Commercial satellite imagery from March 31 indicates probable new excavation activity at the South Portal of Punggye-ri Nuclear Test Site. Snow patterns on the March 31 image indicate heavily trafficked roads around the South Portal and surrounding southern support area, whereas roads to the other portals remain snow covered. What appears to be a new spoil pile has formed across from the Tunnel No. 3 complex (as designated by North Korean diagrams, aka, the South Portal [see Figure 8 of 38 North’s report from May 2018]) leading to an area just east of the former tunnel entrance that was exploded as part of site dismantlement efforts in 2018. While some reports have suggested North Korea is trying to build a shortcut to these test tunnels, it seems more likely it has chosen to excavate into a stable point rather than digging through the fractured rock around the former entrance.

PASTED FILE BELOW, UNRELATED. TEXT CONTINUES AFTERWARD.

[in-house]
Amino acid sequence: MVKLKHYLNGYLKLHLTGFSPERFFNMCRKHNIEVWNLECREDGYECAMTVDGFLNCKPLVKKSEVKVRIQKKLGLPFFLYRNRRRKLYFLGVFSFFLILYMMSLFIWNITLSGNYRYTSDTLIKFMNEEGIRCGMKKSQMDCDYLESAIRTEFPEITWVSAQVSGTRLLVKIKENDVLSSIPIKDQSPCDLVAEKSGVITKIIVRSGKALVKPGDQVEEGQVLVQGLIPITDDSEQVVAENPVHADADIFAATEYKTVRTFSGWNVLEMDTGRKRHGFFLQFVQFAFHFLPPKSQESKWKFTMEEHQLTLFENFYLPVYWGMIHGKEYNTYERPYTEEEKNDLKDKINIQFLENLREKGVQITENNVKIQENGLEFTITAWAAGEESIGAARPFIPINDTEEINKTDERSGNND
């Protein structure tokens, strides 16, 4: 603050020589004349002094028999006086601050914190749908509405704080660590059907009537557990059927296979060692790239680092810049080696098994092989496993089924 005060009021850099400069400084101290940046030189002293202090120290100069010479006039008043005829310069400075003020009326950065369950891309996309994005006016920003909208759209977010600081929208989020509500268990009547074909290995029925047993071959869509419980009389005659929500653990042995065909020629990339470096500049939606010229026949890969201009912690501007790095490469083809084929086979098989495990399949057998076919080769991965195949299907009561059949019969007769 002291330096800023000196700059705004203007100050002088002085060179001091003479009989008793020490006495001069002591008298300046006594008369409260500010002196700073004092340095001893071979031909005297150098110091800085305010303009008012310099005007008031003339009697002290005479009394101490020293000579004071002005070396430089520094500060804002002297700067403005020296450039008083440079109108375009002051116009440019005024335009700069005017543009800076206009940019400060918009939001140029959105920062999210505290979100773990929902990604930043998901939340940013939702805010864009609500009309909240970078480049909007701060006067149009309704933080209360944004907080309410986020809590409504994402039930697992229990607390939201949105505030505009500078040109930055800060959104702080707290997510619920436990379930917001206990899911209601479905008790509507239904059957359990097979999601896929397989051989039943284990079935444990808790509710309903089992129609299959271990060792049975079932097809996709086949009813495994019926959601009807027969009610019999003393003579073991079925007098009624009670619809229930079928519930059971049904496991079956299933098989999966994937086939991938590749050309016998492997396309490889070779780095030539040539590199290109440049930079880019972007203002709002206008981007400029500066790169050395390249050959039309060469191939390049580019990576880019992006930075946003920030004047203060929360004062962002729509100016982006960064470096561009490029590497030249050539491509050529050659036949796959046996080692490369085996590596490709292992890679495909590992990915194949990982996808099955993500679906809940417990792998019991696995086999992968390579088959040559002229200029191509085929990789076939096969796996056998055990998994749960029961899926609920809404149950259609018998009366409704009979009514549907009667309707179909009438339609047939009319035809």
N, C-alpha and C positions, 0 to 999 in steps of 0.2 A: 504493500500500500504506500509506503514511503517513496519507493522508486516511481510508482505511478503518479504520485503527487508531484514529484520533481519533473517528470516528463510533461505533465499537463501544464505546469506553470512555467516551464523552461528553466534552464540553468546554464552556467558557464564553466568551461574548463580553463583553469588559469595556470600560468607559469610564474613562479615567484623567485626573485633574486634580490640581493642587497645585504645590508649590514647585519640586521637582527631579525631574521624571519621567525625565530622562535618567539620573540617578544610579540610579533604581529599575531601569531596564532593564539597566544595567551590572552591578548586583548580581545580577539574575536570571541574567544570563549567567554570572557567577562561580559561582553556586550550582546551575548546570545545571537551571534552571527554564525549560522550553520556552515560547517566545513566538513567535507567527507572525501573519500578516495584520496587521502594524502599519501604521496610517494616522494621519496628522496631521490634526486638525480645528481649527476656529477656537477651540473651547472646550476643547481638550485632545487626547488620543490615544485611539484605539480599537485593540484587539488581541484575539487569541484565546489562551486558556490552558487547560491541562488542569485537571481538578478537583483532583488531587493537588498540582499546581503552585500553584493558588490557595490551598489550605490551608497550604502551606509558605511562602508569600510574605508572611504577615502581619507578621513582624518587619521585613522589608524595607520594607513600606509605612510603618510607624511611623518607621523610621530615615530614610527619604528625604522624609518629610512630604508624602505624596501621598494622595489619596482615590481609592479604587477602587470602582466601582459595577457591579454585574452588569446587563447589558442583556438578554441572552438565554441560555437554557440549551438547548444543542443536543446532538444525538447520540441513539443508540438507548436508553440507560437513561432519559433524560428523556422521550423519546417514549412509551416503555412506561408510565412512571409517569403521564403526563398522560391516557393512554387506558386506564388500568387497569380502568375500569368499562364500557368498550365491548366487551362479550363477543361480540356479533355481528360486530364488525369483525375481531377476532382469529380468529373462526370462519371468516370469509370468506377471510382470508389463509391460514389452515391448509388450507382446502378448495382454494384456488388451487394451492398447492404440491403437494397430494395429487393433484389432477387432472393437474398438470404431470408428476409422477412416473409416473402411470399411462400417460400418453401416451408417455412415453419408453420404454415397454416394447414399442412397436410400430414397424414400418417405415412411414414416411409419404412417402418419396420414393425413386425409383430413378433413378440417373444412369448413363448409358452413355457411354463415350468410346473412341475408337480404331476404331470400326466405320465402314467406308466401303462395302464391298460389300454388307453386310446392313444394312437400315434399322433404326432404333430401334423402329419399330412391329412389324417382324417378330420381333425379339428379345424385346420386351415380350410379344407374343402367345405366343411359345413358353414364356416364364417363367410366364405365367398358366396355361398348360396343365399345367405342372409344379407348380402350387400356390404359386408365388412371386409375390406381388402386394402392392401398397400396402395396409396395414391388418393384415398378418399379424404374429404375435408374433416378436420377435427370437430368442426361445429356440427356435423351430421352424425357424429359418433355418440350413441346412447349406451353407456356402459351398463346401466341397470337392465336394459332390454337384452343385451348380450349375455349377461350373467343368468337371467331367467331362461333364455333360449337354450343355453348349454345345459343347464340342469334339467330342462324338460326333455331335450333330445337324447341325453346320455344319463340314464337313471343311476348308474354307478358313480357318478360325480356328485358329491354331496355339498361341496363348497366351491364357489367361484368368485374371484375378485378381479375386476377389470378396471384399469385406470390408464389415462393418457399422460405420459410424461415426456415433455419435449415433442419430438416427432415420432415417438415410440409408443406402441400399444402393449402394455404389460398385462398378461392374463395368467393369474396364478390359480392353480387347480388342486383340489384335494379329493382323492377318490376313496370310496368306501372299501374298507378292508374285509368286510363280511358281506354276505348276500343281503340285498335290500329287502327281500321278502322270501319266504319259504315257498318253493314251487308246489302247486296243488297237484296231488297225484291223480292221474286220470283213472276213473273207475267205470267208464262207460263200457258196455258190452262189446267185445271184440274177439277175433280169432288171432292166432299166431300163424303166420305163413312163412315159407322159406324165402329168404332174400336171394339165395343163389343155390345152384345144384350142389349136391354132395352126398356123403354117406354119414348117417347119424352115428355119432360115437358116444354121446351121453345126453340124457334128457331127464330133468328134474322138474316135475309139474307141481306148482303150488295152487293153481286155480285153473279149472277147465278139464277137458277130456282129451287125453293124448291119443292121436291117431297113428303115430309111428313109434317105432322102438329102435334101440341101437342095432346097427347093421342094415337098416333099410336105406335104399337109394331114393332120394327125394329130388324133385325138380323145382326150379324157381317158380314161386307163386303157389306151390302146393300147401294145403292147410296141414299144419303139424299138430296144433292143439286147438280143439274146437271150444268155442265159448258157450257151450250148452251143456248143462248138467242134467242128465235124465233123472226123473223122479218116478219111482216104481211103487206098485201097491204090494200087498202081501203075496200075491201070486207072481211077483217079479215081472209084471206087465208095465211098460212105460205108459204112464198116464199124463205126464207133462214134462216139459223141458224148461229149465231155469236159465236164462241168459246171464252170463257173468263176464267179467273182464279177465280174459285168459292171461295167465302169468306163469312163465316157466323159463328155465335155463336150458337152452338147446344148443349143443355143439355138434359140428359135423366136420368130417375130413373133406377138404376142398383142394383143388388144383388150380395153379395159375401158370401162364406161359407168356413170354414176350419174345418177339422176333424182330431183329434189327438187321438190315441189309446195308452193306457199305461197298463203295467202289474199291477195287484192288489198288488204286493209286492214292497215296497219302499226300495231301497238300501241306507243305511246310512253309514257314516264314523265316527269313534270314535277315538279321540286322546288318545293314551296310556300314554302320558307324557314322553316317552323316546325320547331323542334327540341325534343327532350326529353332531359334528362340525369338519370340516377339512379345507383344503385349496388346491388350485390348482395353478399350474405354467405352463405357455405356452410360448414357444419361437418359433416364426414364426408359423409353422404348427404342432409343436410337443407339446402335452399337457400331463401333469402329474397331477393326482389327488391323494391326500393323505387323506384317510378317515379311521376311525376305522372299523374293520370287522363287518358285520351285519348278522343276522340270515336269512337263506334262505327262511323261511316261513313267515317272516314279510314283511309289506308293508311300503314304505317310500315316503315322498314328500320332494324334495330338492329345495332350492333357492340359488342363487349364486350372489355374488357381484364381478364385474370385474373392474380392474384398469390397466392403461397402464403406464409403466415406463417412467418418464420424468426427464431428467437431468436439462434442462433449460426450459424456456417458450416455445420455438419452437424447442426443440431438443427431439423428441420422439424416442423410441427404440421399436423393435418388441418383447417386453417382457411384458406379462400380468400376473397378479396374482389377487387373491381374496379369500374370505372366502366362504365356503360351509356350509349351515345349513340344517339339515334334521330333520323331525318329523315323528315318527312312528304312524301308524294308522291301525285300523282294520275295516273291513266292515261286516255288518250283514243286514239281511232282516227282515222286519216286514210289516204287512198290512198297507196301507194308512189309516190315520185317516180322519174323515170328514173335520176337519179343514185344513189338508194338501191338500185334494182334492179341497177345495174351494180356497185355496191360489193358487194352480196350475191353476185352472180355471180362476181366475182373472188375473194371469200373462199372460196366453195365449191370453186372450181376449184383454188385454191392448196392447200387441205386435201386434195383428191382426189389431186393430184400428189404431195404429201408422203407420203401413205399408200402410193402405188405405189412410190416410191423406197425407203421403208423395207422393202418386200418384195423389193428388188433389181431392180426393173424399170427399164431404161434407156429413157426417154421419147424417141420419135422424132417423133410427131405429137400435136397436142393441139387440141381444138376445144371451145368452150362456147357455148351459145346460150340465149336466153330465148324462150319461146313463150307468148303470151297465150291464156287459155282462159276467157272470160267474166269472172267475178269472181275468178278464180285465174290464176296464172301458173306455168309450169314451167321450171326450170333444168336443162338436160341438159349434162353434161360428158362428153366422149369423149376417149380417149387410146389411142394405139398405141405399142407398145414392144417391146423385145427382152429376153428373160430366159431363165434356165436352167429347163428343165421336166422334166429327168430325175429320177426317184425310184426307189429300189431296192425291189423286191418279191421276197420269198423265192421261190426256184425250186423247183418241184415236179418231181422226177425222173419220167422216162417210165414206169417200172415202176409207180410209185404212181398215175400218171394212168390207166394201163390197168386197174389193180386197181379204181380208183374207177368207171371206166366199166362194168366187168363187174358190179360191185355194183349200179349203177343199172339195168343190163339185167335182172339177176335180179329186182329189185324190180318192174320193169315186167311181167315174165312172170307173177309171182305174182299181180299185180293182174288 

Figure 1. Heavy traffic and probable new spoil around the South Portal.
Figure 2. Close up of South Portal.
This new probable excavation activity, along with reports of repair and erection of support buildings in this southern support area over the past few months, appears to indicate attempts to restore the South Portal for future use. It is worth noting that some technical buildings like the Command and Control Center were not destroyed in 2018, which enables restoration of earlier site capabilities.